" apparently have to say again that I have a lot of respect for Hendrix as a musician, composer and musical path breaker."
"the guy couldn't sing"
"Hendrix was a terrible, terrible singer that should never have been let near a microphone."
"He never realized what it means to be part of a band"
"As a musician, he was a complete egotist"
"He might as well have been alone on stage or in the studio because he had no regard whatsoever for what the other players were doing, did not listen to them at all"
"he wrote songs that were calling out for much bigger arrangements than a guitar trio."
"A guy with a guitar does stupid things stage, tries to use his tongue as a plectrum (didn't really work, did it), tries to play with the guitar held up behind his neck (not particularly smart either), pretends to rape his instrument, and then pours lighter fuel on it and sets fire to it - and the audience goes bananas."
Wow, if that's what you have to say about people you have a lot of respect for I'm almost scared to hear what you have to say about people you don't respect.
"But I know that Trower himself doesn't give two hoots about these matters so perhaps I should leave them also."
I agree as I don't think it adds anything to our appreciation of RT and also I don't think it shows you in a good light. I see RT is touring quite a lot this year and playing near me in September so I hope to catch him for the first time; just missed him about 4 years ago when he was playing locally as I was away that week.
In reply to an earlier post on 3 Jun 2012 14:36:35 BDT
Last edited by the author on 3 Jun 2012 14:40:38 BDT
"Wow, if that's what you have to say about people you have a lot of respect for I'm almost scared to hear what you have to say about people you don't respect."
Perhaps if you didn't deliberately condense my main two or three points of criticism, worded in various ways, leaving out the positive things I've said about the man, you wouldn't have to be so scared.
"Both periods seem similar stylistically so I'm wondering if you can recommend albums that offer different aspects of his style?"
Anything before his first four solo albums and a lot of the stuff after them. However, the "Living out of Time" DVD includes a lot of material from the first solo LPs, which is why you sense a strong Hendrix influence on them as well. Still, there is a song in the live set he sings himself which is completely different. I'm not sure which album it is taken from and I don't even know what to call the style. Sounds a bit like 1980s post punk, I suppose. I don't normally really like that style, but once again Trower takes what's good about it and leaves out the rest, at least according to my taste buds.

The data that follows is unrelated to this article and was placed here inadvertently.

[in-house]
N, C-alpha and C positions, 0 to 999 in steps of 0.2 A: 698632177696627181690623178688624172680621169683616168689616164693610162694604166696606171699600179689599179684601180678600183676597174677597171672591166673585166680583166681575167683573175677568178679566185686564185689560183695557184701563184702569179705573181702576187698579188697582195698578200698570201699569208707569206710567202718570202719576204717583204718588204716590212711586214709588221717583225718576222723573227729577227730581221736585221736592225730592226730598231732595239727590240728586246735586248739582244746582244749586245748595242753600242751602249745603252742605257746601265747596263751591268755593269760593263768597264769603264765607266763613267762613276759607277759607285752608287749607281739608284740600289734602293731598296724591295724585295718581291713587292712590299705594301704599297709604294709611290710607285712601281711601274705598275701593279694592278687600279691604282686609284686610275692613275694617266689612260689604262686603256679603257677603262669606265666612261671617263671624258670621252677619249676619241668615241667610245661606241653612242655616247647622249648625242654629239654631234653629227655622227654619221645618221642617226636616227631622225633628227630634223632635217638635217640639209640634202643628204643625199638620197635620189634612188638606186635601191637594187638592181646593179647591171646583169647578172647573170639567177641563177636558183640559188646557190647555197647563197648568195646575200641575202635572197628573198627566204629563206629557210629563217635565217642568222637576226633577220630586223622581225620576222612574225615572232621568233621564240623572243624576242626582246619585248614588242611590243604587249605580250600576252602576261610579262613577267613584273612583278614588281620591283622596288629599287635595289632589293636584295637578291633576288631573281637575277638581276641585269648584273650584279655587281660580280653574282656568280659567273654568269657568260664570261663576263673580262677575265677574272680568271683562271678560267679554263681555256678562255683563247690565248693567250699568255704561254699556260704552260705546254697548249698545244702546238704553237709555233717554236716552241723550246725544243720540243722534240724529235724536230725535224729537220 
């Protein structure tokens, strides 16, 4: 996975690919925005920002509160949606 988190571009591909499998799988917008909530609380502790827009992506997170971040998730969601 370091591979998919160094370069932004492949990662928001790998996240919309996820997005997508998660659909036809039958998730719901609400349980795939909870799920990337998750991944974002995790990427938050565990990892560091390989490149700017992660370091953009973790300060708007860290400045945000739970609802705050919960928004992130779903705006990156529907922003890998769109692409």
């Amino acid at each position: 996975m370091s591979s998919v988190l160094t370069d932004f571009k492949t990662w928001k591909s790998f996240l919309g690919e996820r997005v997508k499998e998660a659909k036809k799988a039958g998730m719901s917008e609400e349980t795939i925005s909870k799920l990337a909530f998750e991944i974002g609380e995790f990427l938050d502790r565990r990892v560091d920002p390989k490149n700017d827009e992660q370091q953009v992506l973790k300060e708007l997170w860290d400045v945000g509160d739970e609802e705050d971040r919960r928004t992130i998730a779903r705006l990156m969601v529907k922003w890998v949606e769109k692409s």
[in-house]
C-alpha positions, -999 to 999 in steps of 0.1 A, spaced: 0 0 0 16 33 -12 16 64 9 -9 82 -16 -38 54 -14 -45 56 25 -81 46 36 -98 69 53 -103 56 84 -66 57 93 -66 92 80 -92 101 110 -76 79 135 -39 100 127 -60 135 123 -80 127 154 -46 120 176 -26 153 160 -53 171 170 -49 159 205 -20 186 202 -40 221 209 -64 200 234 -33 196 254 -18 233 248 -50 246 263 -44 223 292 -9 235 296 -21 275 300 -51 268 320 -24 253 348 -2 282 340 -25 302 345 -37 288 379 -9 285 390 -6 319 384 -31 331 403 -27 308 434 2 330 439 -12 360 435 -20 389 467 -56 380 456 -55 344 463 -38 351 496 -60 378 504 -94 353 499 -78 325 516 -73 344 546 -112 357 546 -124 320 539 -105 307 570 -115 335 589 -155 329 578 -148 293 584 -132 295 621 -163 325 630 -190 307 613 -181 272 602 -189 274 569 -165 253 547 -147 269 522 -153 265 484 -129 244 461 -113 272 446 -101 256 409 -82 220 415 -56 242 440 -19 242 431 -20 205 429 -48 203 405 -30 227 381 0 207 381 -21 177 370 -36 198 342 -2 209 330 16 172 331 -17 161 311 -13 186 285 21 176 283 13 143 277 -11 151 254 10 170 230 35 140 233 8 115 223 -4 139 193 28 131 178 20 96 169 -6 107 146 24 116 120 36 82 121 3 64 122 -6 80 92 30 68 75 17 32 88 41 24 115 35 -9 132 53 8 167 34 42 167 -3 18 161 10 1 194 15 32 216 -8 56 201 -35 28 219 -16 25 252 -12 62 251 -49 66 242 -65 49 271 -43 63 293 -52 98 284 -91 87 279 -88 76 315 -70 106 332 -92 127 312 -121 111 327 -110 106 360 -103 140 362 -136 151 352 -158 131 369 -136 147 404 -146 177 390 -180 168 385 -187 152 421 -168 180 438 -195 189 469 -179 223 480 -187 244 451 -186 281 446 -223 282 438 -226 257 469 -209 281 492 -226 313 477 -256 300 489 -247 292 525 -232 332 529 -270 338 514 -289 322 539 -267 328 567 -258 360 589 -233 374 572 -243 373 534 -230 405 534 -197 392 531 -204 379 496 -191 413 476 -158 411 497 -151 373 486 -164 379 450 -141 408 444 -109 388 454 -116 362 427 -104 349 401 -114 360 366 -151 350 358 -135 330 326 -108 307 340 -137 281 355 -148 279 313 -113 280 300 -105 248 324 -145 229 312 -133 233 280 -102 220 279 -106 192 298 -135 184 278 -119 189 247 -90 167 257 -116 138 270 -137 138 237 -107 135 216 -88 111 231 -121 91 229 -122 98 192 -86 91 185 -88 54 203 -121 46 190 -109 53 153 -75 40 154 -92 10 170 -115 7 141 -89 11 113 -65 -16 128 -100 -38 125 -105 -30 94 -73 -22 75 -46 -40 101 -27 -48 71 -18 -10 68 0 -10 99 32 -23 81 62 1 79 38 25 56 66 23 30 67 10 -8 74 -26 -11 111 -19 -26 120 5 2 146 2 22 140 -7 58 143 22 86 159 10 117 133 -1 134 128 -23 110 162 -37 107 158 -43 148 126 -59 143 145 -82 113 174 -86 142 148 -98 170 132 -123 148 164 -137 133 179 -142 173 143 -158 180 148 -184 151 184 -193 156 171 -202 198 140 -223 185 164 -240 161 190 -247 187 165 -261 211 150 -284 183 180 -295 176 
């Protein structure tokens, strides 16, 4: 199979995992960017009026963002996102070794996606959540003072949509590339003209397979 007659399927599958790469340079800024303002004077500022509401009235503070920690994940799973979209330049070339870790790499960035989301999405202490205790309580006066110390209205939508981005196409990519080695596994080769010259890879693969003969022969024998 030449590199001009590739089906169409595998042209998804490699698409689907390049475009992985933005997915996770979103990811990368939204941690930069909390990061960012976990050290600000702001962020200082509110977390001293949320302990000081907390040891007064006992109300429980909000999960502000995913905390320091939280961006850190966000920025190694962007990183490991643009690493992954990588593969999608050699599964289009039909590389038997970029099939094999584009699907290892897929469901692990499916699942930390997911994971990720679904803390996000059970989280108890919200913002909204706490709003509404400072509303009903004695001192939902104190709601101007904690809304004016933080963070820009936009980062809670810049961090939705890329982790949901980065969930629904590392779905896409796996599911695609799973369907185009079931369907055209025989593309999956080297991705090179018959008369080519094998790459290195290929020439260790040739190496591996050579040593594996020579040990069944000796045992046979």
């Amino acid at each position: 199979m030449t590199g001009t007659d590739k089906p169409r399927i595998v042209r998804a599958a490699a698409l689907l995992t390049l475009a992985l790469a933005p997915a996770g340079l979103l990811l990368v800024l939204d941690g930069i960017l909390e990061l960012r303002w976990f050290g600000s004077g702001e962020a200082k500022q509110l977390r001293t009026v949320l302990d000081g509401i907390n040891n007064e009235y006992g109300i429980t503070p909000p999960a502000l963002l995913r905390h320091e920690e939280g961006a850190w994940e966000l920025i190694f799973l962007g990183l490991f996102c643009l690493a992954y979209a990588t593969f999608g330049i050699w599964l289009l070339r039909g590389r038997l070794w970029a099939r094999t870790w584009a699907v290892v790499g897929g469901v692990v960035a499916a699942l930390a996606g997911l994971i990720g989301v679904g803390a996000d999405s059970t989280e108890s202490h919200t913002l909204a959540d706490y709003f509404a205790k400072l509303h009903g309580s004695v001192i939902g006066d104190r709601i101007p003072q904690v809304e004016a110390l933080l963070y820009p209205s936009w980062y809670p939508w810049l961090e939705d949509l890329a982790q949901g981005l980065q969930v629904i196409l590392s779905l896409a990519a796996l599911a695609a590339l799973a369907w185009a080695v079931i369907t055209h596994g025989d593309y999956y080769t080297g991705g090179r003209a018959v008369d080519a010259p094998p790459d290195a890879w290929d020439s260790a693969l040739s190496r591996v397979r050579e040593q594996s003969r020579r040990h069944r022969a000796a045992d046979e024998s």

In reply to an earlier post on 3 Jun 2012 14:46:44 BDT
Is there a particular album that you'd recommend? Just realised that I have `Seven Moons' on my Nokia Music folder so will start there.
In reply to an earlier post on 3 Jun 2012 15:23:26 BDT
"In City Dreams" I will recommend. It was followed up by "Caravan to Midnight", a bit in the same style. "Victims of the Fury", with some lyrics by Keith Reid, is also interesting and more earthy. "Take what you need" has an Eighties sound and is the first album with Davey Pattison on vocals. You could also take the other route chronologically and go back to Procol Harum or even the Paramounts for a more Sixties based R&B sound. Some of the later studio albums have been pure blues with a Hammond included, such as the album "Someday Blues". All good stuff. However, his best album is probably still "Bridge of Sighs", but that is heavily influenced by Hendrix.